Perhaps the single most revealing statement of Barack Obama’s presidency is his repeated call (most prominently in a speech announcing the withdrawal of troops from Afghanistan) for “nation-building here at home.” It seems clear that Obama’s personal preference was for a presidency devoted to domestic matters; he believes the country has a ways to go to fulfill its founding promises (the theme of his second Inaugural Address). The tenacity with which he pursued health care reform, long past the point at which it was clear that Democrats would pay a heavy political price for its passage, testifies to his view of the importance to be attached to fulfilling the promise of the New Deal. So does his public embrace of the term “Obamacare,” which was an invention of his political opponents intended to be derisory. In the long run, as he evidently sees it, having his name permanently attached to the program that finally begins to make good on universal health care is worthy tribute.
Perhaps his most quoted statement, though he certainly didn’t repeat it, was his unfortunately phrased admonition to small-business owners, “You didn’t build that,” on which opponents pounced. On its own terms, it seemed to belittle the hard work required to run a successful business. In context, it’s a little different but more deeply revelatory. Obama’s point was that someone who runs a small business is not an autonomous entity whose fate lies solely in his own hands. Success depends also on the social conditions in which one operates. In Obama’s apparent view, this backdrop is a precondition of individual success. And, of course, government shapes much of that environment.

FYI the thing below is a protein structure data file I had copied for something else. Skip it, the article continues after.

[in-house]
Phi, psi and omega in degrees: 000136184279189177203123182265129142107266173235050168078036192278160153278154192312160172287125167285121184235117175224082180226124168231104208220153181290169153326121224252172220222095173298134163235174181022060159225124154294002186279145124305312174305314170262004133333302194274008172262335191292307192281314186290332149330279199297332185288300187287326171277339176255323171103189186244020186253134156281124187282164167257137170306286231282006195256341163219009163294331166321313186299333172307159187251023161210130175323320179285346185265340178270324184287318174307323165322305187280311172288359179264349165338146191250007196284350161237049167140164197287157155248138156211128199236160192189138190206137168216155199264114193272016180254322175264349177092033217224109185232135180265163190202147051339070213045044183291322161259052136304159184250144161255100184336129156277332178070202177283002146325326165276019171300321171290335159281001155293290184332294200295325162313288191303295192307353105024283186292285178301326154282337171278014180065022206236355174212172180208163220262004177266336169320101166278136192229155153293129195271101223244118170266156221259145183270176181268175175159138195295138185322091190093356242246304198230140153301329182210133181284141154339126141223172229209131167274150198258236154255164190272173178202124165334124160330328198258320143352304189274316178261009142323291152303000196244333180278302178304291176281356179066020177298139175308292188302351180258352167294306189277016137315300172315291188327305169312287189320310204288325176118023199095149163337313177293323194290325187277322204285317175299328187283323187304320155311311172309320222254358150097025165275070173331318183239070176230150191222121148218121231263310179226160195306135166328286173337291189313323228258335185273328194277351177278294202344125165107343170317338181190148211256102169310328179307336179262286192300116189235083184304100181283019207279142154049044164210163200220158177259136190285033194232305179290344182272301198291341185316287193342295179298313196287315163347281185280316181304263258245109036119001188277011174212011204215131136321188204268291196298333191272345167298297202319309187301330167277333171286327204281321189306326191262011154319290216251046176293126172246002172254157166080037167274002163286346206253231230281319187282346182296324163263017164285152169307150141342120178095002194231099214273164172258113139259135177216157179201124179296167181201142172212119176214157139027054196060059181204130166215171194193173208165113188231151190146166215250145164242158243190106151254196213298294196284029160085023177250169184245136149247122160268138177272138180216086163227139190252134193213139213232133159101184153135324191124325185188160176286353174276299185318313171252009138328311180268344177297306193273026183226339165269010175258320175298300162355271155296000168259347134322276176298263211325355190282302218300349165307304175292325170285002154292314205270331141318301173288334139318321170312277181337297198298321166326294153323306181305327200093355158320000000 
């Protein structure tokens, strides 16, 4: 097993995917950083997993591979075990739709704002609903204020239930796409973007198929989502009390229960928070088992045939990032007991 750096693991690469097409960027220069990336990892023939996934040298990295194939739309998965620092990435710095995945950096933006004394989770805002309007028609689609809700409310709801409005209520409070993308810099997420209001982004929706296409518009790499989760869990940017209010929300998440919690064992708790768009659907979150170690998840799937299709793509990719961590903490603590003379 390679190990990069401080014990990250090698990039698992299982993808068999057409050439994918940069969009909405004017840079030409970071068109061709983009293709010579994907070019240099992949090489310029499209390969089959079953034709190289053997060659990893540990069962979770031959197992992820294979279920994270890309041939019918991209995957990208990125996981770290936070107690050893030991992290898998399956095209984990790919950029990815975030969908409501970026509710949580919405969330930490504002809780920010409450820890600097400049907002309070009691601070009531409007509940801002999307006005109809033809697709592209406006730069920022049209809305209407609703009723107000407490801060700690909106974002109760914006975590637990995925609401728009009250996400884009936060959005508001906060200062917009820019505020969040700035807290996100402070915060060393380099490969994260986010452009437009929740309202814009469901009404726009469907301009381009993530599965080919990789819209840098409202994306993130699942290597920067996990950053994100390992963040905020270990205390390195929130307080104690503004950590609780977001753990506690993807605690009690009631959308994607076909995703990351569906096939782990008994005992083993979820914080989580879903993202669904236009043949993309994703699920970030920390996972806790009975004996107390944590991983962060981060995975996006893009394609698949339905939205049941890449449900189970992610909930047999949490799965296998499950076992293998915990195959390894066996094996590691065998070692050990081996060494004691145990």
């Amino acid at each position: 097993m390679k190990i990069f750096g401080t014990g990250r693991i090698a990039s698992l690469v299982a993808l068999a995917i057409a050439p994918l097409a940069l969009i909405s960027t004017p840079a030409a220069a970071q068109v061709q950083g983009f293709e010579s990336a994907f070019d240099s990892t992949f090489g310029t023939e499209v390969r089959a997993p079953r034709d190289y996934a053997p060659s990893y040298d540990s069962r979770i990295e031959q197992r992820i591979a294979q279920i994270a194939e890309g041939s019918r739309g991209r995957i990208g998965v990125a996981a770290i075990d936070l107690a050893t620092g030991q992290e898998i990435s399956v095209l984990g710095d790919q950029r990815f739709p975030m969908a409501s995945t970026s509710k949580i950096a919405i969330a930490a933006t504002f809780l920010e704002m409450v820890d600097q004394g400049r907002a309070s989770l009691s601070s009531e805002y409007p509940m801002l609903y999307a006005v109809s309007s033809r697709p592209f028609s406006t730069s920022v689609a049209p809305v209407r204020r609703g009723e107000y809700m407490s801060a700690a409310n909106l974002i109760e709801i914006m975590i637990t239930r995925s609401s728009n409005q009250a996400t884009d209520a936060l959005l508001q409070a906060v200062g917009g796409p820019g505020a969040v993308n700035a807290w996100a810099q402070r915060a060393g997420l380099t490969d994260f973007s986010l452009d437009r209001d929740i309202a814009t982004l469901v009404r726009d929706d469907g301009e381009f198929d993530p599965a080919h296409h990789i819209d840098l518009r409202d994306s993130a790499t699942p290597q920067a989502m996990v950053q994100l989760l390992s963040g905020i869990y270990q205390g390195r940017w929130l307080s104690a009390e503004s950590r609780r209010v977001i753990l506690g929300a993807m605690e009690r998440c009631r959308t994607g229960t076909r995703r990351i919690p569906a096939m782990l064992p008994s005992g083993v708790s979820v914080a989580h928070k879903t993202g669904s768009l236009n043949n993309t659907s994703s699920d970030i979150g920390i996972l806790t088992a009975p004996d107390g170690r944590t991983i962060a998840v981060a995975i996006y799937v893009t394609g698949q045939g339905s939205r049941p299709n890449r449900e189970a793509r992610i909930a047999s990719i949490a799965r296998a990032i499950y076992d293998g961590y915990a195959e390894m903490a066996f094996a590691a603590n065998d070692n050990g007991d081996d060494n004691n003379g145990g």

I think Obama would agree that “You didn’t build that” applies equally well (and equally clumsily) to his own success. “I have a gift,” he once said of his oratorical skills, and though you could construe such a statement as a boast, it’s probably closer to the mark to see Obama as attributing that aspect of his talent to something other than his own endeavor. There can be no autonomous individual outside a political and social context, and he seems to have taken his mission to be the improvement by government of the context in which individuals thrive or fail to thrive. Obama’s view is about 180 degrees from that of Herbert Hoover, who attributed the progress of society to outstanding individuals and their ability to achieve.
It's noteworthy that even in the phrase “nation-building at home,” Obama gets to the topic of domestic policy only by way of foreign -policy. The world is something one simply must, as president, deal with. Its demands come first. It might be an accident of history, in the sense that Obama came into office with two wars underway. But it is also a reflection of the outsized role of the president of the United States in shaping events all over the world.
And on foreign affairs and the role of the United States in the world, Obama has again failed to provide us a credo. But there have perhaps been enough incidents by now to make a few educated guesses.
Obama brought the Iraq war to a close in a fashion that did about as much as humanly possible to annul its existence in the first place. Uncharacteristically for such a large-scale intervention, the United States has no remaining military presence in Iraq. Supposedly, the reason is that we were unable to conclude a status-of-forces agreement with the Iraqi government. If Obama is the least bit sorry about that, he has given no sign. Hence, the annulment of a war he regarded as wrong and illegitimate.
We don’t have a final answer on Afghanistan, a war Obama has consistently described as necessary in response to 9/11. But what Afghanistan also had, and Iraq lacked, was a great deal of enshrined international legitimacy. Once underway, the war was “legalized” under United Nations Security Council resolutions. It had the support of NATO, our most important alliance, which unanimously decided to view 9/11 in light of Article V of the NATO treaty, which deems an attack on one member as an attack on all. And Congress, as well, authorized military action against those who perpetrated or aided the 9/11 attacks. This authority extended well beyond toppling the Taliban, and the Obama administration relies on it to this day.